CPR/ Port Huron Statement Discussion (PHS Discuss) 11/4/01
David & Anabel Dwyer
Discussion notes by A. Dwyer: 11/04/01
I.Port Huron Statement:
Whats right, whats wrong, whats missing, whats dated?
(Maggie) Especially important values described in the PHS are 1."[People]
have unrealized potential for self-cultivation, self-direction, self-understanding
and creativity. It is this potential that we regard as crucial and to which
we appeal, not to the human propensity for violence, unreason and submission
to authority." and
2. Root principles of political life in a particpatory democracy.
(Kristina) The Economy section needs to recognize the global environment and respect for all human beings. Corporate power cannot be the sole determining factor. We should expand on, "Work with incentives worthier than money."
(Anabel) PHS was a means of students taking responsibility for needed social change. Consciousness, compassion and imagination are taken as necessary, possible and meaningful.
(Gene) We must be inclusive and we have much more information available to us now. Some people must struggle too much just to survive to have time to organize. I like the question, "Would you show up if you werent getting paid?"
(Lea) The equation of meaningful social change with non-violence is crucial.
Our task too is to identify aspects of culture and social structure that dont
serve people well and how to vision it differently
to serve people and end institutional violence. We need expanded discussion of what violence and non-violence are as well as of environmental justice.
(Charlie) The PHS hope in nuclear power is of course wrong but does say something about lack of understanding of the degree of corporate control in public decision making. (David) We would need to discuss our current energy addiction. I would like to pursue the PHS discussion of what a university should be. Also there is no discussion of media power.
(Dick) The PHS 3rd world discussion is completely out of date. Power and the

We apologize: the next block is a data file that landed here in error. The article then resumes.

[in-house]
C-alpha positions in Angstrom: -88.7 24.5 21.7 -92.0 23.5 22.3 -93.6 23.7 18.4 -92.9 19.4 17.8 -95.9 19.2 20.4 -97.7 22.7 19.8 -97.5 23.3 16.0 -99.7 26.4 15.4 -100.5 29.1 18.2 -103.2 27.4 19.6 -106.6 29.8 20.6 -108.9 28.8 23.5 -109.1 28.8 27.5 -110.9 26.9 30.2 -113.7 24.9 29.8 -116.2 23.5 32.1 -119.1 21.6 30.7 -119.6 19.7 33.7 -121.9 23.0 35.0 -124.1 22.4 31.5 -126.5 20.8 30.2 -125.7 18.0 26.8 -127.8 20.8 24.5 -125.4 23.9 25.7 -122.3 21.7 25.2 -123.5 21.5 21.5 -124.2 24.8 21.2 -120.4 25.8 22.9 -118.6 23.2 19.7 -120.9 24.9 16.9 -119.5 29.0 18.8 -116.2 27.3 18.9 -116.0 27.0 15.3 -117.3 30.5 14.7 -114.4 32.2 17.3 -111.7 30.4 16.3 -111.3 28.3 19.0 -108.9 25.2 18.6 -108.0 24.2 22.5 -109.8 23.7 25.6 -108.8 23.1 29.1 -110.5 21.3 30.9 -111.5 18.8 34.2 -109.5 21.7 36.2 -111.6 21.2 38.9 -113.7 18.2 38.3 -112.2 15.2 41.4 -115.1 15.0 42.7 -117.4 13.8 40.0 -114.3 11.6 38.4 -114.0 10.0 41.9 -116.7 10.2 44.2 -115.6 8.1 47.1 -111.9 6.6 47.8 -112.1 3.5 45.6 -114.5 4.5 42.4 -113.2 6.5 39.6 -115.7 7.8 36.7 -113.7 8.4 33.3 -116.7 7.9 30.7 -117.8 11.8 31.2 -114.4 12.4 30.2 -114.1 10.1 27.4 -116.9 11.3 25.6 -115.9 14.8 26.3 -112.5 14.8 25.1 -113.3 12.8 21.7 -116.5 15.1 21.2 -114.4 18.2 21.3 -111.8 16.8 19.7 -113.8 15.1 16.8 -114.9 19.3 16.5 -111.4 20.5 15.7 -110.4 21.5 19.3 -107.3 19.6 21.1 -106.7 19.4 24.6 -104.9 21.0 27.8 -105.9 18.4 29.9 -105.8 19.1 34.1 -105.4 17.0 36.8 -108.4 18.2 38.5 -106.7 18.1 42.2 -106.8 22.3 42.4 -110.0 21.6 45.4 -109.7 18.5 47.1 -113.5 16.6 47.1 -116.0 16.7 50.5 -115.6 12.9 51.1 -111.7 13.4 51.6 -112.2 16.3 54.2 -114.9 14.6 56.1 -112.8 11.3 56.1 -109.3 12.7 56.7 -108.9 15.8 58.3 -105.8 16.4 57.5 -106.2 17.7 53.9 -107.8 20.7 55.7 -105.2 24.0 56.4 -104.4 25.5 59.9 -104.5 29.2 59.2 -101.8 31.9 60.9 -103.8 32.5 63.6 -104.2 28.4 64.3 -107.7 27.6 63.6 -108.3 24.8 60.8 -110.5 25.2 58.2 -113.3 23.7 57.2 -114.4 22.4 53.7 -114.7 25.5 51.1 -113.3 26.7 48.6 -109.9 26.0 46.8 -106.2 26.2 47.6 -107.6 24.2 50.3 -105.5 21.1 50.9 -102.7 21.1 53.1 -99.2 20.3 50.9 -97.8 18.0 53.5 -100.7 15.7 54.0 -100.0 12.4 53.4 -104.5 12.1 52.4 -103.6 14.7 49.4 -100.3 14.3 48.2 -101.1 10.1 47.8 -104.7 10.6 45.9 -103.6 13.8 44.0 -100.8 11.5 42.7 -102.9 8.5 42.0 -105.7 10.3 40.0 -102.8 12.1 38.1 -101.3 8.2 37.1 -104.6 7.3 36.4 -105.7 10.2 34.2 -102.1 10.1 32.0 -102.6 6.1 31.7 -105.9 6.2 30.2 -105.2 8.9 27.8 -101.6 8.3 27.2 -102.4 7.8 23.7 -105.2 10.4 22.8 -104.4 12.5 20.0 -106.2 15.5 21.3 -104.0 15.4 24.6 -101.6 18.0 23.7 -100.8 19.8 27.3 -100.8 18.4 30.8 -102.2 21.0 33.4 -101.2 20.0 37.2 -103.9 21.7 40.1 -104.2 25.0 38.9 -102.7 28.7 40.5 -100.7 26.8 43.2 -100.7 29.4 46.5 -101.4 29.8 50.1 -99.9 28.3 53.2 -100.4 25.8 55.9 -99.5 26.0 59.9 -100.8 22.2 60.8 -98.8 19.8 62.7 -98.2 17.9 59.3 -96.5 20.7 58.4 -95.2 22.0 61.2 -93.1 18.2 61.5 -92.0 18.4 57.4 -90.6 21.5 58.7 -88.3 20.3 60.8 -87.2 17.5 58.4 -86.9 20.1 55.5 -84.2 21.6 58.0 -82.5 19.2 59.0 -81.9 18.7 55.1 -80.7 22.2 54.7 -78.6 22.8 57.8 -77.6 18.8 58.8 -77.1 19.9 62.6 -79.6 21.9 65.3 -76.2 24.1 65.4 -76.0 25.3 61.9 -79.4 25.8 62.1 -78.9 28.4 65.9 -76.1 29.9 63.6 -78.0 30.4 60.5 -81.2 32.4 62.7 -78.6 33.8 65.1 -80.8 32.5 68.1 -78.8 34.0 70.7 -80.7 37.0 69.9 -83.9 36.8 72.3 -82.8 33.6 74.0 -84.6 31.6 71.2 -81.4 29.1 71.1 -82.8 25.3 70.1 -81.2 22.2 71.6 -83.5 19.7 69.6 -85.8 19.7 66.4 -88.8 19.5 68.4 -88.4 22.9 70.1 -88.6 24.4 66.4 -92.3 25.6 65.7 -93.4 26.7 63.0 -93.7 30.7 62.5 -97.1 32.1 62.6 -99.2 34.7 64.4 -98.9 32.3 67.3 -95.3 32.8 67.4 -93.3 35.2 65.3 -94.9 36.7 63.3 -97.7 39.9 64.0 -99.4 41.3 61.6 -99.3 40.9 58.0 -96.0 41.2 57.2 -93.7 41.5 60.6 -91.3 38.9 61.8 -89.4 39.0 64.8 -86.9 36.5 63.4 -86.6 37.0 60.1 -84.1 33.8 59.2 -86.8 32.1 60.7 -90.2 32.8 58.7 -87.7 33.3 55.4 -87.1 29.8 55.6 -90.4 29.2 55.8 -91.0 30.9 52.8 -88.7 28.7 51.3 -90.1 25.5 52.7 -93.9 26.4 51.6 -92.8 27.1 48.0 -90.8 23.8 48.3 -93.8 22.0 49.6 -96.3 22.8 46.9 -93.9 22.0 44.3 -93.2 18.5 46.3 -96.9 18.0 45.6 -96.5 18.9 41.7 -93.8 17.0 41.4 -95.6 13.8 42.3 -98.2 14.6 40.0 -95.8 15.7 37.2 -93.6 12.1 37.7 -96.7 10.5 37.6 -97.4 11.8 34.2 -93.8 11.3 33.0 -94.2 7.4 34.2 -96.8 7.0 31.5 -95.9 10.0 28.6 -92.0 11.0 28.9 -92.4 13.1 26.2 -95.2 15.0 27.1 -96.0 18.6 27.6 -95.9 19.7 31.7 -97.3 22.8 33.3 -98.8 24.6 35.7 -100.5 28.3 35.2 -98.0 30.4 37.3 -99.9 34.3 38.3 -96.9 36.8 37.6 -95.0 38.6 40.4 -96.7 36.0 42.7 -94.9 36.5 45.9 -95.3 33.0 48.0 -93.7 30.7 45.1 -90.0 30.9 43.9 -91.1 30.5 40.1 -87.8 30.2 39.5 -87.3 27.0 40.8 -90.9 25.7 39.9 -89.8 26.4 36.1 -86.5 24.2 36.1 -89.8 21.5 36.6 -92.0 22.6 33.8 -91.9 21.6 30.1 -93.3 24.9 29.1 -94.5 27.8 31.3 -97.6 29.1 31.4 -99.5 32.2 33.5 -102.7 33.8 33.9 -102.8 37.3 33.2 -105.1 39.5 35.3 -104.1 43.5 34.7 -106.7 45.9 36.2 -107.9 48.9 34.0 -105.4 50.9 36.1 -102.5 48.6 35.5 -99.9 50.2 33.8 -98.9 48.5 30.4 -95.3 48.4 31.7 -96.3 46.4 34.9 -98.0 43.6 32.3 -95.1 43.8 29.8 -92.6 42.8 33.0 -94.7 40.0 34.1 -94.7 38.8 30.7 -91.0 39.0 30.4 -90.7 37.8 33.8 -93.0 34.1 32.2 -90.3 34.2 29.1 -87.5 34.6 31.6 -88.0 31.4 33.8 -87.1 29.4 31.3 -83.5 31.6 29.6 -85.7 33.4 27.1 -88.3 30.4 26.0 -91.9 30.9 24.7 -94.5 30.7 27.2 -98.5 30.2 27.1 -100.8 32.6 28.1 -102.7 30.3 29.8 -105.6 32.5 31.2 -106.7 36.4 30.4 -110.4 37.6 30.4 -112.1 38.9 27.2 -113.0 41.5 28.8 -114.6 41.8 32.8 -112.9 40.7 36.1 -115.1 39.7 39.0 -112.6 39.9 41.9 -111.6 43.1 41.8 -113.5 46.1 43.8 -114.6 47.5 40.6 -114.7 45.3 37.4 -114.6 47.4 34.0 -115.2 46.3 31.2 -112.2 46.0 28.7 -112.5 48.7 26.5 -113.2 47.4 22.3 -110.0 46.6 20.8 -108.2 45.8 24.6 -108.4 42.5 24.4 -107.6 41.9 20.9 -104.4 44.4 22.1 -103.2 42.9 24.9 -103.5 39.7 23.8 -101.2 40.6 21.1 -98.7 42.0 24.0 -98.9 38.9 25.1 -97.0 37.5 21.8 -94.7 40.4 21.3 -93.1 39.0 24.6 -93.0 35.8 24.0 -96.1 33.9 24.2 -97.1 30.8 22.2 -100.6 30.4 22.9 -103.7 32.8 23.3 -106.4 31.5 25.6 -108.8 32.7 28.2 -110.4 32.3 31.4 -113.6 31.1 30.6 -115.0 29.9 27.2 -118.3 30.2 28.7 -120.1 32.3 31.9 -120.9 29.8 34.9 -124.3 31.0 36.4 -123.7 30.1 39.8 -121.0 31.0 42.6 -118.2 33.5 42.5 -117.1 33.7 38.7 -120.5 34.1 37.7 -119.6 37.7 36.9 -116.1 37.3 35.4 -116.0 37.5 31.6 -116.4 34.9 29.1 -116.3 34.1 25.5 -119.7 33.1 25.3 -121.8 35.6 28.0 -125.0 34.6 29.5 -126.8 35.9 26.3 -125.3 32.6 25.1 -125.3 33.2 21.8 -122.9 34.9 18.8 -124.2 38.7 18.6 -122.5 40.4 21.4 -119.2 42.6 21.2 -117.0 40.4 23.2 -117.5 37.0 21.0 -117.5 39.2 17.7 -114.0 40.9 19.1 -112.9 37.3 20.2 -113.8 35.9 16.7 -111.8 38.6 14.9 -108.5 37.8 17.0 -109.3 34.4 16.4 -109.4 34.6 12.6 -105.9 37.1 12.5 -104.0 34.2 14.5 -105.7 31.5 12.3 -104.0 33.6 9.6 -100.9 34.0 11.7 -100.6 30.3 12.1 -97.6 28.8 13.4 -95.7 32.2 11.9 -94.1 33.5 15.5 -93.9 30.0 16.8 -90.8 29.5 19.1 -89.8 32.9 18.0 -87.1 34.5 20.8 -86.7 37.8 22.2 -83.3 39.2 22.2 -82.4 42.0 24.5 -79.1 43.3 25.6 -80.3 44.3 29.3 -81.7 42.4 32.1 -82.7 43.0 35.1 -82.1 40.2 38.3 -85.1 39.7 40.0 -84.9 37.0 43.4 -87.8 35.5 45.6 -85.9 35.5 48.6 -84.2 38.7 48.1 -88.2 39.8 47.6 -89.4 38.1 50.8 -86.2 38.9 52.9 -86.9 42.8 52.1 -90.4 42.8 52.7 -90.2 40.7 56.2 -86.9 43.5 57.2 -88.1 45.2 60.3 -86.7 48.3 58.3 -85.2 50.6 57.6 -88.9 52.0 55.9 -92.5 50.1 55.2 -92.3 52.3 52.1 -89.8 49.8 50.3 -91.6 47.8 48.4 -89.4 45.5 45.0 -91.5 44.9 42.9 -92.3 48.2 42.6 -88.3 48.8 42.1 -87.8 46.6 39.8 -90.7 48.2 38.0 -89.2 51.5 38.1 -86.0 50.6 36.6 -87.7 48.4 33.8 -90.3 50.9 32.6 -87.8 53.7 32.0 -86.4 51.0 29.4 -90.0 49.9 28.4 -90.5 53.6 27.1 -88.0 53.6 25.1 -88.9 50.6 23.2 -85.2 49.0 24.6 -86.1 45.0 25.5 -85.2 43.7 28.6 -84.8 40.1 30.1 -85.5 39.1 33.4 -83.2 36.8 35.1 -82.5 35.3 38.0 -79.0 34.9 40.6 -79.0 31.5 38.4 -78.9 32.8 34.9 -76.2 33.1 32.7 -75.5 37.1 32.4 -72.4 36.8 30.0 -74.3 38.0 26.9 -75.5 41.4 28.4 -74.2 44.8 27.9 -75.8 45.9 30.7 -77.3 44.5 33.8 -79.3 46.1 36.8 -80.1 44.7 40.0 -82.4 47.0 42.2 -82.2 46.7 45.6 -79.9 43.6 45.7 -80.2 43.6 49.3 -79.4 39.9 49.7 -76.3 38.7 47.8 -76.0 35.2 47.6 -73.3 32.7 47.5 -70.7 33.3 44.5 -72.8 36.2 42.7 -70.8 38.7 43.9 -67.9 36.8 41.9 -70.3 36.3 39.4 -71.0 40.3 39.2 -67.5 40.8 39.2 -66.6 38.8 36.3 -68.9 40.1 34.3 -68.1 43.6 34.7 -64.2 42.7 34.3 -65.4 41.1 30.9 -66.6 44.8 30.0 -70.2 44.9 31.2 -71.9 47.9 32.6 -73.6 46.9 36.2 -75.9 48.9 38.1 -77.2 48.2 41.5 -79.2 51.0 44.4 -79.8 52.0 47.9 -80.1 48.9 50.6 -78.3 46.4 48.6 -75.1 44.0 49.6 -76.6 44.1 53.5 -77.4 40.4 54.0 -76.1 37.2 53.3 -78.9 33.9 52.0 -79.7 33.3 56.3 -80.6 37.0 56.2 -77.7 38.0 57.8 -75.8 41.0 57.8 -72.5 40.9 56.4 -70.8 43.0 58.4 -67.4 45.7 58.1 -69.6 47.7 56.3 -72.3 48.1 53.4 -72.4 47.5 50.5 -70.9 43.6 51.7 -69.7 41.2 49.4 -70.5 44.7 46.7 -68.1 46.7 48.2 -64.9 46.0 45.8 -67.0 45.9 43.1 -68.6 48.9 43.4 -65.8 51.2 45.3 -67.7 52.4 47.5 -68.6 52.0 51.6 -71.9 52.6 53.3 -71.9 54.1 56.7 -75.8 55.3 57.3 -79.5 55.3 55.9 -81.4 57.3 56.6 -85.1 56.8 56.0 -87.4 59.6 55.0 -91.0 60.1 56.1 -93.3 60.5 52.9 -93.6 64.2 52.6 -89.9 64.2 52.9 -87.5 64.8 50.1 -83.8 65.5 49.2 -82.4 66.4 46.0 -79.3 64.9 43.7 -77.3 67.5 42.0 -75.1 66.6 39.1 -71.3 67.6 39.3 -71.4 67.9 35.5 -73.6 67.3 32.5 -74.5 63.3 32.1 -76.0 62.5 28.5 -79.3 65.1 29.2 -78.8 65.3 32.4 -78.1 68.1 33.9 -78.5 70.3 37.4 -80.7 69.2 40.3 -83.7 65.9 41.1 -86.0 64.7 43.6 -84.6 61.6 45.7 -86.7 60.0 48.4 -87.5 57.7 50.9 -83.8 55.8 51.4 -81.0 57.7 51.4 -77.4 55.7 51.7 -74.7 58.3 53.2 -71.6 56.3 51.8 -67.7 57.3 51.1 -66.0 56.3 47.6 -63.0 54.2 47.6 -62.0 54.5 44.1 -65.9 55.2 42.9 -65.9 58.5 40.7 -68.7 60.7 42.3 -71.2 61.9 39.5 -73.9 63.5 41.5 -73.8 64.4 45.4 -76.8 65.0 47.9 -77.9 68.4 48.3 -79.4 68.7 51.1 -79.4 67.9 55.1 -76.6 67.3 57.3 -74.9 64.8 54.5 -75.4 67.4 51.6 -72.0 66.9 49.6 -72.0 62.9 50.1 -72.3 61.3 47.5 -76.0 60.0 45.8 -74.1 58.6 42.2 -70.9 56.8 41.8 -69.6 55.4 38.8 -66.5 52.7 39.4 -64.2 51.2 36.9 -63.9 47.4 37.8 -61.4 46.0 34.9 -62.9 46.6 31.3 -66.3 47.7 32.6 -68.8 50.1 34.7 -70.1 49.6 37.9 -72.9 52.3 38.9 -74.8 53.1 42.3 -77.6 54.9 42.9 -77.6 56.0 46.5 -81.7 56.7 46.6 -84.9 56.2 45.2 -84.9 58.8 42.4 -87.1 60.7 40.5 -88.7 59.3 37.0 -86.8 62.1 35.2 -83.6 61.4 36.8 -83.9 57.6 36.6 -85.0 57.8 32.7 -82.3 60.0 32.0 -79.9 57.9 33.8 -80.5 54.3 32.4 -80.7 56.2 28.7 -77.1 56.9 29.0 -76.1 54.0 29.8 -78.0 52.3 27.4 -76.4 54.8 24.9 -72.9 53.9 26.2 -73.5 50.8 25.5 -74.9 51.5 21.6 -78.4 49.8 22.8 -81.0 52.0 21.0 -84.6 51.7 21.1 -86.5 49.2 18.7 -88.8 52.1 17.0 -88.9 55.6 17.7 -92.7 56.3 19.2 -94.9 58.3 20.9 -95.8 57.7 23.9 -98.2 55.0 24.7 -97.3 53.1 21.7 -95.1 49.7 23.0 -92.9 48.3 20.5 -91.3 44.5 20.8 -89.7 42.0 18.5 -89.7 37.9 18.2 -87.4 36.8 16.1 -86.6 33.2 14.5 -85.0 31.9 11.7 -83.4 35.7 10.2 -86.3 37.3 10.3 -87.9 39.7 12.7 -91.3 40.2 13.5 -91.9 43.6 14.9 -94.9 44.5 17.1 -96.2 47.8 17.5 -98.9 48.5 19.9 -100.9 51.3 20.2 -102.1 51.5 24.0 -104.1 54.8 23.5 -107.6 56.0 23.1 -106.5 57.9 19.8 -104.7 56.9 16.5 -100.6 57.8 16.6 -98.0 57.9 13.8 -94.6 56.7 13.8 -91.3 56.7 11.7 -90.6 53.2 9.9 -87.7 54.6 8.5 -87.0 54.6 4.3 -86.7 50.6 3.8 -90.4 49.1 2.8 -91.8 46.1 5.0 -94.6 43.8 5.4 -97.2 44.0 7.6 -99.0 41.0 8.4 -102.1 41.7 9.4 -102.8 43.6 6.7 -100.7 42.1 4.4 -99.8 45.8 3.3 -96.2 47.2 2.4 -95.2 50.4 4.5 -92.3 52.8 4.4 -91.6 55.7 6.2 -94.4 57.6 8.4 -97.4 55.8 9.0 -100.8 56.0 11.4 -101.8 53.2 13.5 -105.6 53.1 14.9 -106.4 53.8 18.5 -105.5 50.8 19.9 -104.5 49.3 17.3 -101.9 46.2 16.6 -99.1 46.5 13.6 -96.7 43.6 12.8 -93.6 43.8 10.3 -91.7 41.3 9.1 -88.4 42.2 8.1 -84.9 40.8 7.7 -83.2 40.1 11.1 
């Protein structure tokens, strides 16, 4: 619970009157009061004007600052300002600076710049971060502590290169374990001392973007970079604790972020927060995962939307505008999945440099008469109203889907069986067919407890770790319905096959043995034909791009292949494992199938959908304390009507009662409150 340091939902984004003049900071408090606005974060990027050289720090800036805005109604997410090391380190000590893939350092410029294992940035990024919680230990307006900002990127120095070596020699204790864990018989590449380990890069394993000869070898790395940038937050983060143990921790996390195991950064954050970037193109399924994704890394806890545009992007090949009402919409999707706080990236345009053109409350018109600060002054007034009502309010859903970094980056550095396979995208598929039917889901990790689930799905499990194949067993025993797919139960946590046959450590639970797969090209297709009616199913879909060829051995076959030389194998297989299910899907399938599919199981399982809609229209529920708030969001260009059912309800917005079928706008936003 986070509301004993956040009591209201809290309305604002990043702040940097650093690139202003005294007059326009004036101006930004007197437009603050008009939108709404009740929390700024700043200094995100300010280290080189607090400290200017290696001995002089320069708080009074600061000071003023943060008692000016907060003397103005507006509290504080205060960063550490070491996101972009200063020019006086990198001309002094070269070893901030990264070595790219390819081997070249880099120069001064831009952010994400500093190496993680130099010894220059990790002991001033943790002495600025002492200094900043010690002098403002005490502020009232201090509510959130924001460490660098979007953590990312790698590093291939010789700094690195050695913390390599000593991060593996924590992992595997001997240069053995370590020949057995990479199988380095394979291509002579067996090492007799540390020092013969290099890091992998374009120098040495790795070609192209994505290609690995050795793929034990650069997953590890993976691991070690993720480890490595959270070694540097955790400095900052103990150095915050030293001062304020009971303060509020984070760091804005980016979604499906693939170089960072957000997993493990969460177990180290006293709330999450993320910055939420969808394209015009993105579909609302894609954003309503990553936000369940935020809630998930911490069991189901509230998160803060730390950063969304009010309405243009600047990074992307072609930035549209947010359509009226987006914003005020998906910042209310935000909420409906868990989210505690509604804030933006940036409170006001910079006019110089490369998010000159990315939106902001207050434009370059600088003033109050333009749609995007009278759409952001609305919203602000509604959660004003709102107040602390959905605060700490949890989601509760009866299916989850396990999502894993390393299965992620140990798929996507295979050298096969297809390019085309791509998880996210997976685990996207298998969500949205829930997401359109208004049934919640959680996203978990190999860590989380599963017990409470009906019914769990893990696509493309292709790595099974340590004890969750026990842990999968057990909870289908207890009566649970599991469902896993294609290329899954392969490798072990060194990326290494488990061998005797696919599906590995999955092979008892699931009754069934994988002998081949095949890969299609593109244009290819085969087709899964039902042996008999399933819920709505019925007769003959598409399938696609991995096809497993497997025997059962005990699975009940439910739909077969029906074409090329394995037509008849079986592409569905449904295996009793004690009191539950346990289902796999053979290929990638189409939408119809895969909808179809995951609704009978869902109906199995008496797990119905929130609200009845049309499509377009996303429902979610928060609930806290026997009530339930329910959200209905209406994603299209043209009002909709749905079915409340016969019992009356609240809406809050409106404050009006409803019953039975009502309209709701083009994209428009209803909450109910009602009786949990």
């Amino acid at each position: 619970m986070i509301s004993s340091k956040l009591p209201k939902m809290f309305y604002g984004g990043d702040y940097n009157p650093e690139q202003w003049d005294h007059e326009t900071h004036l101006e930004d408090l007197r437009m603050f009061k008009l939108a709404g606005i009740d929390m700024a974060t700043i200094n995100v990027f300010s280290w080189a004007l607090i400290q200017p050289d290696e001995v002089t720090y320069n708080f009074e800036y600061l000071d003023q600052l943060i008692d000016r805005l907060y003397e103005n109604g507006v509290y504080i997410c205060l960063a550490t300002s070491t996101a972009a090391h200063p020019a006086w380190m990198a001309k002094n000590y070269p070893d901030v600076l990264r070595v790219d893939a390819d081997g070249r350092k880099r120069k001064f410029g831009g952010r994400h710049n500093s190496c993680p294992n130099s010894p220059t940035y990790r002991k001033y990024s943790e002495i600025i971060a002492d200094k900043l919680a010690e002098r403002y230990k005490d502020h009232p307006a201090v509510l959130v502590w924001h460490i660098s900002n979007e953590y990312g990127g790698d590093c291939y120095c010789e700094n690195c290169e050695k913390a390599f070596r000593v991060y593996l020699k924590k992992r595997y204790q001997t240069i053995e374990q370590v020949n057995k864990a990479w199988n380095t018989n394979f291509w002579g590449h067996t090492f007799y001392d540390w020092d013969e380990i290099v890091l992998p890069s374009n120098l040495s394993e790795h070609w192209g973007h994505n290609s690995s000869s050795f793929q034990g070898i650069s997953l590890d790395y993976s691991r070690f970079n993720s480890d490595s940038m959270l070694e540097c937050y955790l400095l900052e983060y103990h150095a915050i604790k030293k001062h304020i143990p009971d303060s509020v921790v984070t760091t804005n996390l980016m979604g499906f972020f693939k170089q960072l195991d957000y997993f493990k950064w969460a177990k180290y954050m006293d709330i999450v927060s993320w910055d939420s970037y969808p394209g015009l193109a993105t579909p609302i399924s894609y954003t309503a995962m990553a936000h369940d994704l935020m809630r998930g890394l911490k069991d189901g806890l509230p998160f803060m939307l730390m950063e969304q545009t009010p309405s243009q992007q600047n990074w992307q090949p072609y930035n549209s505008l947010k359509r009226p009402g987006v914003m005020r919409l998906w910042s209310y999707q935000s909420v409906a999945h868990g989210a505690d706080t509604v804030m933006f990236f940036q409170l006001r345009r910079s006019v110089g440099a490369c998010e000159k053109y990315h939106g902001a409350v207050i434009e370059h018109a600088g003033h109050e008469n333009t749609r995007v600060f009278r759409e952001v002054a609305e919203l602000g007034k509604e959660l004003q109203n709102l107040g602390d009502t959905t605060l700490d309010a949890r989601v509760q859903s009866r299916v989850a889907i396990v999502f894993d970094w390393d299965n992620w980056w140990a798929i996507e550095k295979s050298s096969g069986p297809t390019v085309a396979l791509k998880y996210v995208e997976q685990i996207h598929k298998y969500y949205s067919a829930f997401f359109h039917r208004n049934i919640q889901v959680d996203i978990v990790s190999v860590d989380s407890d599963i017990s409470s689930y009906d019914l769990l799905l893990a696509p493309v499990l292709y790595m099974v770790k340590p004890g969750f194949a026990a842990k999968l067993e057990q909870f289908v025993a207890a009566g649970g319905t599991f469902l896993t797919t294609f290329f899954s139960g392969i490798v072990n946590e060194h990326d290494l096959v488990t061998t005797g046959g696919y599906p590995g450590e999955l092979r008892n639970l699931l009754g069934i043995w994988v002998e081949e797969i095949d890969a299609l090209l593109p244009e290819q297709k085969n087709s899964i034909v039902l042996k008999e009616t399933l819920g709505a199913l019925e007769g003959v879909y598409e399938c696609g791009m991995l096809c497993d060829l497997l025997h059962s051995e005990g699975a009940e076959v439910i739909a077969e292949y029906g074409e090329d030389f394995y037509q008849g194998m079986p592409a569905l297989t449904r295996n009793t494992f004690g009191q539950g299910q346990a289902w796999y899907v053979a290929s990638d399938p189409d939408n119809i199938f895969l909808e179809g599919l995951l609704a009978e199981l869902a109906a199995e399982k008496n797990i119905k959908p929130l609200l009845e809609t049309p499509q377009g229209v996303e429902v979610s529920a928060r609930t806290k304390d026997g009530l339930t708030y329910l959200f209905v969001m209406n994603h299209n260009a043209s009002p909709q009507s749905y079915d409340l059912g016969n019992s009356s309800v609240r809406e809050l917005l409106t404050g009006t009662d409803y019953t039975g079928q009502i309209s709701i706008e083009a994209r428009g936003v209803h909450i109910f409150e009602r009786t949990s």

post-colonial situation now involves the disintegration of states.
The racism statement is seriously dated confined to white/black/foreigners discussion. The dynamics of inequality are different now then they were then. Vietnam did not yet figure in PHS discussion.
(Maggie) We must deal with race, class, gender issues.
(Kristina) This conflict with Afghanistan may be similar to Vietnam but the philosophy that leads to this conflict is broader. Our responsibility is not only to build an anti-war movement but to present a treatise for a better world.
(Dick) We must be specific now. The key thing is whats going on now in this particular war. That analysis may illustrate broader problems/issues/solutions. This war connects in various ways to ecological problems, racism. Alternative economic systems are not on the agenda.
(Shelby) The current conflict is a microcosm that reflects the whole. We need
very tangible ways to work through this situation. And we must paint a picture
of what it could be like instead. One of the key issues
is lack of imagination and opening vision to what is right.
(Anabel) The post 911 onslaught from the far right is highly dangerous, their agenda pushed through Congress without any opposition. We need a list of what theyve done and what we would advocate instead. The right wants and gets: major corporate tax breaks, CEO support, Star Wars, Price Anderson renewal, Fast track "free trade," destructive appointments to major positions..
(Gene) We need definitions. What is free-market, vested interest?
Do we understand the scale of the current economic system?
(Lea) There is need for both specific and general discussion and broad revision of larger, enduring pervasive issues.
(David) We need a framework to analyze the current situation. A general statement must allow us to analyze a particular situation.